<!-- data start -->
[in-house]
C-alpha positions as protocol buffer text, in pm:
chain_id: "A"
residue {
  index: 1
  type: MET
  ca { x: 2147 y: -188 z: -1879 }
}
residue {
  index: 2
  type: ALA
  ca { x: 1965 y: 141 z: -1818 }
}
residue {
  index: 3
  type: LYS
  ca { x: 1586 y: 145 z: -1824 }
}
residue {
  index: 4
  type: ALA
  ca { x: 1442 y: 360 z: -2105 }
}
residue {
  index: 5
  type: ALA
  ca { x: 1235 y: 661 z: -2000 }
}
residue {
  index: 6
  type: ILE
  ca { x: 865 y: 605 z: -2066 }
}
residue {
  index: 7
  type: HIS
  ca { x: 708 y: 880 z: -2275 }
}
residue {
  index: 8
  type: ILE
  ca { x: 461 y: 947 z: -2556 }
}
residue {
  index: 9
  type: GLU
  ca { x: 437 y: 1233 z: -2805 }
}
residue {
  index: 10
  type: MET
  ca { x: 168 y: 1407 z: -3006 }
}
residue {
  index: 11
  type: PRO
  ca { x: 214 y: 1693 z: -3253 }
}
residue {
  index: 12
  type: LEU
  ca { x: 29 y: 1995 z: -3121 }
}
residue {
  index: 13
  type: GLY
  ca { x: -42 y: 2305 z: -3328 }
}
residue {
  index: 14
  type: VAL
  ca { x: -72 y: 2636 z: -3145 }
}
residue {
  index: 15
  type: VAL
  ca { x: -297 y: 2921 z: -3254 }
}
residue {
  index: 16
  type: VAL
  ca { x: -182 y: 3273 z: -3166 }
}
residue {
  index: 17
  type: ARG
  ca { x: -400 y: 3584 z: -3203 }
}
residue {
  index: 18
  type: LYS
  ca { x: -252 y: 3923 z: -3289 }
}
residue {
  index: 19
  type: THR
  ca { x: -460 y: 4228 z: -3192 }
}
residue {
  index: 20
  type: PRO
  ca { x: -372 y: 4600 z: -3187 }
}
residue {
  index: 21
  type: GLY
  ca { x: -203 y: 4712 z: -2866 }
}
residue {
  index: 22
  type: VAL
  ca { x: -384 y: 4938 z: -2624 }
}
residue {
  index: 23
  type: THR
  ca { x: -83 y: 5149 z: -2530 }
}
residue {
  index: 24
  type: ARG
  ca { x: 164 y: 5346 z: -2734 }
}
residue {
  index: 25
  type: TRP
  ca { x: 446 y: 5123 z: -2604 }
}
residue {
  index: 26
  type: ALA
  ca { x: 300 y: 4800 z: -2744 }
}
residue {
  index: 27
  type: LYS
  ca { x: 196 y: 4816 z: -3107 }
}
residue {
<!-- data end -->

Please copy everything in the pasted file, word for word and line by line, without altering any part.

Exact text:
[in-house]
C-alpha positions as protocol buffer text, in pm:
chain_id: "A"
residue {
  index: 1
  type: MET
  ca { x: 2147 y: -188 z: -1879 }
}
residue {
  index: 2
  type: ALA
  ca { x: 1965 y: 141 z: -1818 }
}
residue {
  index: 3
  type: LYS
  ca { x: 1586 y: 145 z: -1824 }
}
residue {
  index: 4
  type: ALA
  ca { x: 1442 y: 360 z: -2105 }
}
residue {
  index: 5
  type: ALA
  ca { x: 1235 y: 661 z: -2000 }
}
residue {
  index: 6
  type: ILE
  ca { x: 865 y: 605 z: -2066 }
}
residue {
  index: 7
  type: HIS
  ca { x: 708 y: 880 z: -2275 }
}
residue {
  index: 8
  type: ILE
  ca { x: 461 y: 947 z: -2556 }
}
residue {
  index: 9
  type: GLU
  ca { x: 437 y: 1233 z: -2805 }
}
residue {
  index: 10
  type: MET
  ca { x: 168 y: 1407 z: -3006 }
}
residue {
  index: 11
  type: PRO
  ca { x: 214 y: 1693 z: -3253 }
}
residue {
  index: 12
  type: LEU
  ca { x: 29 y: 1995 z: -3121 }
}
residue {
  index: 13
  type: GLY
  ca { x: -42 y: 2305 z: -3328 }
}
residue {
  index: 14
  type: VAL
  ca { x: -72 y: 2636 z: -3145 }
}
residue {
  index: 15
  type: VAL
  ca { x: -297 y: 2921 z: -3254 }
}
residue {
  index: 16
  type: VAL
  ca { x: -182 y: 3273 z: -3166 }
}
residue {
  index: 17
  type: ARG
  ca { x: -400 y: 3584 z: -3203 }
}
residue {
  index: 18
  type: LYS
  ca { x: -252 y: 3923 z: -3289 }
}
residue {
  index: 19
  type: THR
  ca { x: -460 y: 4228 z: -3192 }
}
residue {
  index: 20
  type: PRO
  ca { x: -372 y: 4600 z: -3187 }
}
residue {
  index: 21
  type: GLY
  ca { x: -203 y: 4712 z: -2866 }
}
residue {
  index: 22
  type: VAL
  ca { x: -384 y: 4938 z: -2624 }
}
residue {
  index: 23
  type: THR
  ca { x: -83 y: 5149 z: -2530 }
}
residue {
  index: 24
  type: ARG
  ca { x: 164 y: 5346 z: -2734 }
}
residue {
  index: 25
  type: TRP
  ca { x: 446 y: 5123 z: -2604 }
}
residue {
  index: 26
  type: ALA
  ca { x: 300 y: 4800 z: -2744 }
}
residue {
  index: 27
  type: LYS
  ca { x: 196 y: 4816 z: -3107 }
}
residue {